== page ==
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Problems With Solutions
Letting Go of Customers
Jan 23, 2003, 11:24

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What I have done about clients I no longer feel I can assist is to tell them that I feel I am no longer able to achieve the goal that they have in mind, but that their trust and patronage have been important to me. Then I
offer resources for them for either a new company, contact name or whatever fits their need at that moment. If time permits, I will contact the other company/person and give them information on the client so that there is
some familiarity before the move.

Kristen Jordan
Out On A Whim & Kiddie ID of Florida

Honesty is always the best policy. Tactfulness is also key here. I would talk to the client and convince them that perhaps our relationship wasn't working out or that I might not be meeting his/her needs at this time. Try not to point blame, just discuss and come up with a solution that you can both be relieved with.

Alicia Villa
Arbonne International

If you know of another reputable business owner who does similar work to you and can be of service to your client, this may work:

Tell your client that your business has grown by leaps and bounds and that you want to thank him/her for helping you do so. You have now decided to narrow your business scope in order to better serve your clients and are working with other reputable businesses to take on the clients whose work falls outside of that scope. Be sure to thank them and ask them to please send referrals for clients that fall into whatever "new scope" you have set for your business.

Tiffani Hollis
Creative Director,

Rearview Graphics

The way to handle a customer/client that you no longer want to do business with is to say: "Mr. Smith, I am pleased that you would like to do business with my company. However, at this time, I feel that my company does not have the resources to represent you effectively. If you would like, I would be happy to recommend other businesses that may be better able to fulfill your needs."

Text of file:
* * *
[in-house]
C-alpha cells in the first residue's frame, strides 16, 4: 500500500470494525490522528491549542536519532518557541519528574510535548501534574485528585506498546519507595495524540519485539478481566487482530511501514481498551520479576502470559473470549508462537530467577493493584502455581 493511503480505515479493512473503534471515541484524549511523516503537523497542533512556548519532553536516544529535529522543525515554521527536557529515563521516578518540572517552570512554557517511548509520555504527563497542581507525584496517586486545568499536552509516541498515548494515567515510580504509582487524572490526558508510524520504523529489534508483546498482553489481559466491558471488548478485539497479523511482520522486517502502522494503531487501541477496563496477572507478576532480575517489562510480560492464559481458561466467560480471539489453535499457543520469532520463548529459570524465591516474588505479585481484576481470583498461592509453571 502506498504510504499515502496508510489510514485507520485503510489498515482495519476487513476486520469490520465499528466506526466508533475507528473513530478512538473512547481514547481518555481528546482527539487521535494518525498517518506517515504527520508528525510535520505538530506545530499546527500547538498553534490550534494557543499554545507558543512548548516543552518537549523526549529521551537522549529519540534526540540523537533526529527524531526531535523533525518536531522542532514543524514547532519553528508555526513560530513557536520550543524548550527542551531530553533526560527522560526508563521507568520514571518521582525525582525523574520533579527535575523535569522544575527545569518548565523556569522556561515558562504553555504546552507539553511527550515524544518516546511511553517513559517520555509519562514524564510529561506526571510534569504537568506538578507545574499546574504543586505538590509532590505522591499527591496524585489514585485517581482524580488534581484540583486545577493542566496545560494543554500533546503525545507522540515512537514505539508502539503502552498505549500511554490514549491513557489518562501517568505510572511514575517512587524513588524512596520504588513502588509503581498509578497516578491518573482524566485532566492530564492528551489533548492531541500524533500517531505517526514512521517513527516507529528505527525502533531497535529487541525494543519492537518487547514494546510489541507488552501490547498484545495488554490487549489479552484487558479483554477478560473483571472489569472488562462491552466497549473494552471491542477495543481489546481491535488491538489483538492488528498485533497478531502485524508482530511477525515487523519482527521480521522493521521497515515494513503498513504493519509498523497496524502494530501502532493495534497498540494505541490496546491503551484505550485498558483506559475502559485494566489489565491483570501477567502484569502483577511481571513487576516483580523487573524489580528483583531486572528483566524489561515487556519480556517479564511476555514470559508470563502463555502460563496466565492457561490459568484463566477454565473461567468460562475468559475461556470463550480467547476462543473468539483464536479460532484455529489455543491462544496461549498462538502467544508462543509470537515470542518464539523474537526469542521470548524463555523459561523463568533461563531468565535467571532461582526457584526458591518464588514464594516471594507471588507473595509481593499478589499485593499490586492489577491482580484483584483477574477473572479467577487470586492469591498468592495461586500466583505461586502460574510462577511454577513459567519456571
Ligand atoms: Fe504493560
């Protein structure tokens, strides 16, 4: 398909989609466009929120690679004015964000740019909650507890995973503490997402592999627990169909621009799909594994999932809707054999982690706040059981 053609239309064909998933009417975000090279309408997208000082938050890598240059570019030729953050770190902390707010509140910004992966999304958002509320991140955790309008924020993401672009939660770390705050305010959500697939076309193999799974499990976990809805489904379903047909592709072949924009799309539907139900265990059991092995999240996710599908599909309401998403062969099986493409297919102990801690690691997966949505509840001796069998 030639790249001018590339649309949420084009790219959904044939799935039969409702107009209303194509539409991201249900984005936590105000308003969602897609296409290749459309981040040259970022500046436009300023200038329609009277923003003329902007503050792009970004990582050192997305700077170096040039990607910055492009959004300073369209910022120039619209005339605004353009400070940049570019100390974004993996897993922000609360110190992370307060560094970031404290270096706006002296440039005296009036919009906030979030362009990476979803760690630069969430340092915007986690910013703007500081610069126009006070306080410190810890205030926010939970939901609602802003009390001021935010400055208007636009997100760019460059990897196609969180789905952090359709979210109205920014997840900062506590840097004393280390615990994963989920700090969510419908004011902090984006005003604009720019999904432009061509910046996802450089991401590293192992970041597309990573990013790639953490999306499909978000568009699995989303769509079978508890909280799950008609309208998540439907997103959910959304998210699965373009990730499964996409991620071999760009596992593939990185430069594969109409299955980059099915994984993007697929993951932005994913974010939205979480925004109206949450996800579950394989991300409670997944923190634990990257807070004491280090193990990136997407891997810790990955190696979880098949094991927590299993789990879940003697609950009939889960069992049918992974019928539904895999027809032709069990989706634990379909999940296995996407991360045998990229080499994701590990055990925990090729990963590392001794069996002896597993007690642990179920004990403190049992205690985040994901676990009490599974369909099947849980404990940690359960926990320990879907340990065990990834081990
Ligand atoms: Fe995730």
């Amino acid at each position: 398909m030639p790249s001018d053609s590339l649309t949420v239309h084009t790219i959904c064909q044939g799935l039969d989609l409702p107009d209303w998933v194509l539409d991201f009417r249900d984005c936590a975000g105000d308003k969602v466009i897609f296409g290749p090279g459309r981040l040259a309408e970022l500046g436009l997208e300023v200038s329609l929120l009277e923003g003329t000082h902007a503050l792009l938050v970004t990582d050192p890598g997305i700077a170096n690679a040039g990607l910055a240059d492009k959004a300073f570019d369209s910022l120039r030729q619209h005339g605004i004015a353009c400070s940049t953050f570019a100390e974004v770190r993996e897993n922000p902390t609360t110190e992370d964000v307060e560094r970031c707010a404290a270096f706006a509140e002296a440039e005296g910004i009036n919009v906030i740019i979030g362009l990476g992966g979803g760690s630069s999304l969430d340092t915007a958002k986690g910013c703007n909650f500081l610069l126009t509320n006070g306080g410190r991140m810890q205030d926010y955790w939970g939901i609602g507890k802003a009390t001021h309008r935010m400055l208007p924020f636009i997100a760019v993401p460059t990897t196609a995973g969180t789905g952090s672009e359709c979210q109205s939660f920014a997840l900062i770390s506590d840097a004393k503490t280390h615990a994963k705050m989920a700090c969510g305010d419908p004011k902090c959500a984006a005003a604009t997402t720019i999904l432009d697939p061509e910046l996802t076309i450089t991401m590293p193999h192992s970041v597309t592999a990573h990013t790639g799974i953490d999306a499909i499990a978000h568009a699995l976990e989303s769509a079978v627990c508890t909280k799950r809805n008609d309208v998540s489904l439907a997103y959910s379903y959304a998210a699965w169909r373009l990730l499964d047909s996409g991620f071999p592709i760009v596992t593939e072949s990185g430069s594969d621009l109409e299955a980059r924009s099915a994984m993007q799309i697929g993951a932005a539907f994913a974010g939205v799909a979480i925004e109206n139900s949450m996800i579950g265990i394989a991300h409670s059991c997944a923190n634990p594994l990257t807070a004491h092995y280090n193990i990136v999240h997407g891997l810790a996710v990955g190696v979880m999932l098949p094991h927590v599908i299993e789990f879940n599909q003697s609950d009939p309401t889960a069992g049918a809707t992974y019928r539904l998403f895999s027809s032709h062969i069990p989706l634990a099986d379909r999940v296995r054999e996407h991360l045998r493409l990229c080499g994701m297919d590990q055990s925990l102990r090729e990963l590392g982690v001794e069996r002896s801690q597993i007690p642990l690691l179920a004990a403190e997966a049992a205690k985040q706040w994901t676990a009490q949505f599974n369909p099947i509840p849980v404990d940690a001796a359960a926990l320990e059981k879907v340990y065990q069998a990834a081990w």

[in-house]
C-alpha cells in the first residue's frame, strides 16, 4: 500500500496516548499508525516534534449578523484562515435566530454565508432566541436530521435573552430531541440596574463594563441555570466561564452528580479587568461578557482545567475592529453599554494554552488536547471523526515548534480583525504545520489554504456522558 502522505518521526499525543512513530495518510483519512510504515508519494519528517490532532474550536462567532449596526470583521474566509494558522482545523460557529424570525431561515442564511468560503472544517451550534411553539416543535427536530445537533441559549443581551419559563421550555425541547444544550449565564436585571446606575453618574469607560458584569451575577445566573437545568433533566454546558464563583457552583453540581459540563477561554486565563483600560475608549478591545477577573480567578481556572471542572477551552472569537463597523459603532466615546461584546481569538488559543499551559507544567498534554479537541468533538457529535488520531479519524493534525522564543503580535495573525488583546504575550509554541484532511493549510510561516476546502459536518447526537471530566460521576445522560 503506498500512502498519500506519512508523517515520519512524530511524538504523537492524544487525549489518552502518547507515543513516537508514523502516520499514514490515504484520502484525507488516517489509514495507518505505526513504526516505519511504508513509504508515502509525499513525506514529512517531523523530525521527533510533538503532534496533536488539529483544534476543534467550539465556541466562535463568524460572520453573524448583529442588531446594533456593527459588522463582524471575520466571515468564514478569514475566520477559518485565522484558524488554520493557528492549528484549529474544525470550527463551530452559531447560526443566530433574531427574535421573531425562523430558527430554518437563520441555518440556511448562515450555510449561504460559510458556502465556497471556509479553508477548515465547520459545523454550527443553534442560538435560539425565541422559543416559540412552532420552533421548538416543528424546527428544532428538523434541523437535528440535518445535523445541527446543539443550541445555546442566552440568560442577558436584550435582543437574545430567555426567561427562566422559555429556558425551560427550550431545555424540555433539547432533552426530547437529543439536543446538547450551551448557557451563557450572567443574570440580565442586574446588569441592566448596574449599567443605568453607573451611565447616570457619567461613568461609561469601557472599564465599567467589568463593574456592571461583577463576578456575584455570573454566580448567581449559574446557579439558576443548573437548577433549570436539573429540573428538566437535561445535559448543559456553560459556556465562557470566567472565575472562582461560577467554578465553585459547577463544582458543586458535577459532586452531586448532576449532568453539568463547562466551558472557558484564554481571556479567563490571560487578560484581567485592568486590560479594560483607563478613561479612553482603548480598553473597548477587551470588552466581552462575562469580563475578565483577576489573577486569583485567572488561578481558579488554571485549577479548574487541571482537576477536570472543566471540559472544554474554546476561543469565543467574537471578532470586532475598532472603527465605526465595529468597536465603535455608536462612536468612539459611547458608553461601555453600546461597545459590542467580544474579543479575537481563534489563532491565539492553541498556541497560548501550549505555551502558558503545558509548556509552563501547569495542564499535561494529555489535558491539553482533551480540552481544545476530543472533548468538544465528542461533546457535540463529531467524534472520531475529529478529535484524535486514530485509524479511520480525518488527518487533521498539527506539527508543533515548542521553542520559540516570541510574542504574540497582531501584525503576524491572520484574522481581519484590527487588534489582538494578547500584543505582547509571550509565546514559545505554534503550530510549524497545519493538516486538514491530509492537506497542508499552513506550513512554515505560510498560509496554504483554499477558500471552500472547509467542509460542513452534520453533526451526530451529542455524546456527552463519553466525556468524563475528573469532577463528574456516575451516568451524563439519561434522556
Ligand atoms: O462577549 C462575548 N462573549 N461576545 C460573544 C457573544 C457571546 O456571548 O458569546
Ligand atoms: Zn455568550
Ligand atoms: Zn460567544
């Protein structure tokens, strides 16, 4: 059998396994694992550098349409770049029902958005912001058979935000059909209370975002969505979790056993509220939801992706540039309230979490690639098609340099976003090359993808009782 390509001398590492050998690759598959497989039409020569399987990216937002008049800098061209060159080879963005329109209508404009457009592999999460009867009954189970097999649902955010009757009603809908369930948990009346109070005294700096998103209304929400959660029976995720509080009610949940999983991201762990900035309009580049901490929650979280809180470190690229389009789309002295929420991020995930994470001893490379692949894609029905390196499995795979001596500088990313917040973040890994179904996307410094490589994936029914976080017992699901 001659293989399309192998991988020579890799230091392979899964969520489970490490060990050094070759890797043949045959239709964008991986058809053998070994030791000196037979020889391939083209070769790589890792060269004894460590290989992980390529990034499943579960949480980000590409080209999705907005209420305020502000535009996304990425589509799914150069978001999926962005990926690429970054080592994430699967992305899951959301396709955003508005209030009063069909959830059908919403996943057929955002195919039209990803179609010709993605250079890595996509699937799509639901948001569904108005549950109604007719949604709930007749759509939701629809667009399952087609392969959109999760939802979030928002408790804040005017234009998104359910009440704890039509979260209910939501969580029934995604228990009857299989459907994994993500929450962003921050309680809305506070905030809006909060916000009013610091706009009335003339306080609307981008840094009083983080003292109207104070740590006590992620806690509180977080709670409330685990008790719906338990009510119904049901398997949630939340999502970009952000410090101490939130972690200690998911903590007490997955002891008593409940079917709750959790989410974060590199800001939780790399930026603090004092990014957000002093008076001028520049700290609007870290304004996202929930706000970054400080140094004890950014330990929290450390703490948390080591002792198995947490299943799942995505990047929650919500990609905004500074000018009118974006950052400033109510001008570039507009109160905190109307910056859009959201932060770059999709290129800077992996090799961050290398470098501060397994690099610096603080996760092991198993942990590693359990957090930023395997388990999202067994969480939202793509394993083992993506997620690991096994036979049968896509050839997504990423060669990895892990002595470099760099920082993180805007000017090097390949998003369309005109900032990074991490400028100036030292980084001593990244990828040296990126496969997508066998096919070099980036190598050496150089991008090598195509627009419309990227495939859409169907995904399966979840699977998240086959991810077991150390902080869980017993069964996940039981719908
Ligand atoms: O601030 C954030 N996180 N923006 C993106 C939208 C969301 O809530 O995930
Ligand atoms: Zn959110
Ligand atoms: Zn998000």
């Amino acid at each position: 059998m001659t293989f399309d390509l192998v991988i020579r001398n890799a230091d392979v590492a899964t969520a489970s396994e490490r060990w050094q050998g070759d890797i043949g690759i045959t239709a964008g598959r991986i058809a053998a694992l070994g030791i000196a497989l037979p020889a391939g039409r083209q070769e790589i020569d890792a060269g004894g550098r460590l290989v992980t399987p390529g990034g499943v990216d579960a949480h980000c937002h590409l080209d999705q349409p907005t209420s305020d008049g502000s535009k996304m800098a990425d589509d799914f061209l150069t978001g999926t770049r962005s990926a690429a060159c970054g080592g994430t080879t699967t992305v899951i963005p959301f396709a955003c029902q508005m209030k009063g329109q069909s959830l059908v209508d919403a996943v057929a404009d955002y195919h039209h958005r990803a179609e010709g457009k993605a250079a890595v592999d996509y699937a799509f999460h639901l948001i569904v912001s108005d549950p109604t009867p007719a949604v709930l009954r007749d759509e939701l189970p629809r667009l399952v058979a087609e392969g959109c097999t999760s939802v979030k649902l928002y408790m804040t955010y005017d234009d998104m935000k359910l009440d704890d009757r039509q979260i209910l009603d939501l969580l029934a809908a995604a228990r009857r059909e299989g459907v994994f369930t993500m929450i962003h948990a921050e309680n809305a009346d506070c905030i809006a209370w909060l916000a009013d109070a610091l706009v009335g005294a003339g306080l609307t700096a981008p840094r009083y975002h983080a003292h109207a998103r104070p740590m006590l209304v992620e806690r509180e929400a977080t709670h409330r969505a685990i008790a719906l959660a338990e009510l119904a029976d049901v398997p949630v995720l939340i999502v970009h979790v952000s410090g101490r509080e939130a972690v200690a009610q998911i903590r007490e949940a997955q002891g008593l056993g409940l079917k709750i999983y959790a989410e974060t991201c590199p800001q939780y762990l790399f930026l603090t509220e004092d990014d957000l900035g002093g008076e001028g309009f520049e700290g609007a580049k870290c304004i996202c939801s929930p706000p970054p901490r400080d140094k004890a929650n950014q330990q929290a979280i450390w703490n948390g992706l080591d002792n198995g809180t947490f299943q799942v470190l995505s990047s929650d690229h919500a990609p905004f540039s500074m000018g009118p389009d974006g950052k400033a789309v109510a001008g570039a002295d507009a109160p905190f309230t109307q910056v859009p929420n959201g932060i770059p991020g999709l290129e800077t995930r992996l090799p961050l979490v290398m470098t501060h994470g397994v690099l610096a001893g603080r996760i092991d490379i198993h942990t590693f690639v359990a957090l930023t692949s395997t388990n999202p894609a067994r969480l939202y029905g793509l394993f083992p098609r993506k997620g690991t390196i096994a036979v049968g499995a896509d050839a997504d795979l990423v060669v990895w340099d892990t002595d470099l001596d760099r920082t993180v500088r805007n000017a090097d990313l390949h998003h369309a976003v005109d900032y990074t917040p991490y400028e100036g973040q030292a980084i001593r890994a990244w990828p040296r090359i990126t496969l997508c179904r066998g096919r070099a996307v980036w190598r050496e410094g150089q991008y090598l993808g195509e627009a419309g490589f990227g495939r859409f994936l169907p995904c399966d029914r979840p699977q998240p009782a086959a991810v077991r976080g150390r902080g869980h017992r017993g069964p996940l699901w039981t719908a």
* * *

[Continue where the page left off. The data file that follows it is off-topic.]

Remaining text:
Lisa Ferguson

My Special Stories

First of all, there are two ways to go about this for me.

One: I would make my time not as available to them as in the past, in other words, make it difficult to schedule time, meetings, or work, and let them know that there are plenty of other companies available that could do this for them in a much better time frame.

Two: Make your pricing out of range for them. Send them a new pay structure that is worth your time and "effort" and which might make you want to still work for them.

Dorri Satchell
Elite Business Services

Be straightforward and honest, yet gentle. You could say something lik,. Mrs. Doe, it has been my pleasure servicing you as a customer. Right now I feel you would be better served by someone else. I have a list of great consultants who would love to help you in any way possible. If she asks why, then either tell her or make up something. You have to think how many customers can she influence.
Kim Wall #2530 independent rep for
Country Bunny Bath and Body

It is very important to develop a positive relationship with ALL of your clients (even the difficult ones) so if you have to cut them loose, there is a good chance they will respect you for your honesty.  These types of conversations are best kept short and sweet.  You can get yourself in trouble with long-winded excuses.  Tell the client you have enjoyed working with them but you don't feel your service is the best one suited for their needs.  You can recommend other options for them to be helpful or offer them other ways you might be able to support their need.  I am not a big fan of returning money and will try to avoid it by looking for other services or support to offer to my clients, but I will refund money if I truly think the client can generate good word of mouth for my service in the future. 

Julann Pontician
Vice President

Child Care Choices, Inc.

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